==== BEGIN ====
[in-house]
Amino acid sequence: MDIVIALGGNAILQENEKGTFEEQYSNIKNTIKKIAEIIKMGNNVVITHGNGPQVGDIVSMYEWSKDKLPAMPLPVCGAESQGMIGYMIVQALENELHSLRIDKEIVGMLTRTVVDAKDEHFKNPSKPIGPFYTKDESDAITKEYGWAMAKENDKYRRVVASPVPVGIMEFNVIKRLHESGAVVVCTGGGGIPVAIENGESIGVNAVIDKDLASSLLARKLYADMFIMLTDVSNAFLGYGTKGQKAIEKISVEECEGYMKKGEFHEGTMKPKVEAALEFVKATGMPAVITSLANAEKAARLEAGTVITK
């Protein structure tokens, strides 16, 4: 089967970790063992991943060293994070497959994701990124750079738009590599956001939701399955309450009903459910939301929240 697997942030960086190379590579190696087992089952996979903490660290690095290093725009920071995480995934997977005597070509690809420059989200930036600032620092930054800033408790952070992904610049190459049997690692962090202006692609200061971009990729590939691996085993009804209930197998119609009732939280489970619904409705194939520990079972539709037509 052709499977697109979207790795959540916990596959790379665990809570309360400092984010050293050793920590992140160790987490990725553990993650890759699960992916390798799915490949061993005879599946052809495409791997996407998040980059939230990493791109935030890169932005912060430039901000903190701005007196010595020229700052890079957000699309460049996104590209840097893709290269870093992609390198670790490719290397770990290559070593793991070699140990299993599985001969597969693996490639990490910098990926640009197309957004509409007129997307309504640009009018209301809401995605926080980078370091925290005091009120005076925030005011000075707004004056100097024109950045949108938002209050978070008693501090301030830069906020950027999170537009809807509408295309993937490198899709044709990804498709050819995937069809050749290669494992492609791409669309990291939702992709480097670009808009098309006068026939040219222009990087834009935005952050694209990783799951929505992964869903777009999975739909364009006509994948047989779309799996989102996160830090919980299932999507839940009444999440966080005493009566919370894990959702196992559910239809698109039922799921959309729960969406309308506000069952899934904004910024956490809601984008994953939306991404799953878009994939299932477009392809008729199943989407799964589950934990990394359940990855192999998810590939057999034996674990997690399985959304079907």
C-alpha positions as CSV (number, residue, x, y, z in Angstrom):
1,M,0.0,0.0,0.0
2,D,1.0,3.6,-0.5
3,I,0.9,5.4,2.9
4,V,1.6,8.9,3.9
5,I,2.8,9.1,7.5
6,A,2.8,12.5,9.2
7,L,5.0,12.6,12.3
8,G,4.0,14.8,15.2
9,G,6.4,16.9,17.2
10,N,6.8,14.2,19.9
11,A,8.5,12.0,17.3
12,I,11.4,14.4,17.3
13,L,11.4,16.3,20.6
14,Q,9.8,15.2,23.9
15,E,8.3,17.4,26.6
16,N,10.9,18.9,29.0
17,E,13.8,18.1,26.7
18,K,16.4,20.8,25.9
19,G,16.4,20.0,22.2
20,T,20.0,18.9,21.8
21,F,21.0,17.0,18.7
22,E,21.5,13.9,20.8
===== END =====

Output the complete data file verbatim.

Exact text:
[in-house]
Amino acid sequence: MDIVIALGGNAILQENEKGTFEEQYSNIKNTIKKIAEIIKMGNNVVITHGNGPQVGDIVSMYEWSKDKLPAMPLPVCGAESQGMIGYMIVQALENELHSLRIDKEIVGMLTRTVVDAKDEHFKNPSKPIGPFYTKDESDAITKEYGWAMAKENDKYRRVVASPVPVGIMEFNVIKRLHESGAVVVCTGGGGIPVAIENGESIGVNAVIDKDLASSLLARKLYADMFIMLTDVSNAFLGYGTKGQKAIEKISVEECEGYMKKGEFHEGTMKPKVEAALEFVKATGMPAVITSLANAEKAARLEAGTVITK
């Protein structure tokens, strides 16, 4: 089967970790063992991943060293994070497959994701990124750079738009590599956001939701399955309450009903459910939301929240 697997942030960086190379590579190696087992089952996979903490660290690095290093725009920071995480995934997977005597070509690809420059989200930036600032620092930054800033408790952070992904610049190459049997690692962090202006692609200061971009990729590939691996085993009804209930197998119609009732939280489970619904409705194939520990079972539709037509 052709499977697109979207790795959540916990596959790379665990809570309360400092984010050293050793920590992140160790987490990725553990993650890759699960992916390798799915490949061993005879599946052809495409791997996407998040980059939230990493791109935030890169932005912060430039901000903190701005007196010595020229700052890079957000699309460049996104590209840097893709290269870093992609390198670790490719290397770990290559070593793991070699140990299993599985001969597969693996490639990490910098990926640009197309957004509409007129997307309504640009009018209301809401995605926080980078370091925290005091009120005076925030005011000075707004004056100097024109950045949108938002209050978070008693501090301030830069906020950027999170537009809807509408295309993937490198899709044709990804498709050819995937069809050749290669494992492609791409669309990291939702992709480097670009808009098309006068026939040219222009990087834009935005952050694209990783799951929505992964869903777009999975739909364009006509994948047989779309799996989102996160830090919980299932999507839940009444999440966080005493009566919370894990959702196992559910239809698109039922799921959309729960969406309308506000069952899934904004910024956490809601984008994953939306991404799953878009994939299932477009392809008729199943989407799964589950934990990394359940990855192999998810590939057999034996674990997690399985959304079907």
C-alpha positions as CSV (number, residue, x, y, z in Angstrom):
1,M,0.0,0.0,0.0
2,D,1.0,3.6,-0.5
3,I,0.9,5.4,2.9
4,V,1.6,8.9,3.9
5,I,2.8,9.1,7.5
6,A,2.8,12.5,9.2
7,L,5.0,12.6,12.3
8,G,4.0,14.8,15.2
9,G,6.4,16.9,17.2
10,N,6.8,14.2,19.9
11,A,8.5,12.0,17.3
12,I,11.4,14.4,17.3
13,L,11.4,16.3,20.6
14,Q,9.8,15.2,23.9
15,E,8.3,17.4,26.6
16,N,10.9,18.9,29.0
17,E,13.8,18.1,26.7
18,K,16.4,20.8,25.9
19,G,16.4,20.0,22.2
20,T,20.0,18.9,21.8
21,F,21.0,17.0,18.7
22,E,21.5,13.9,20.8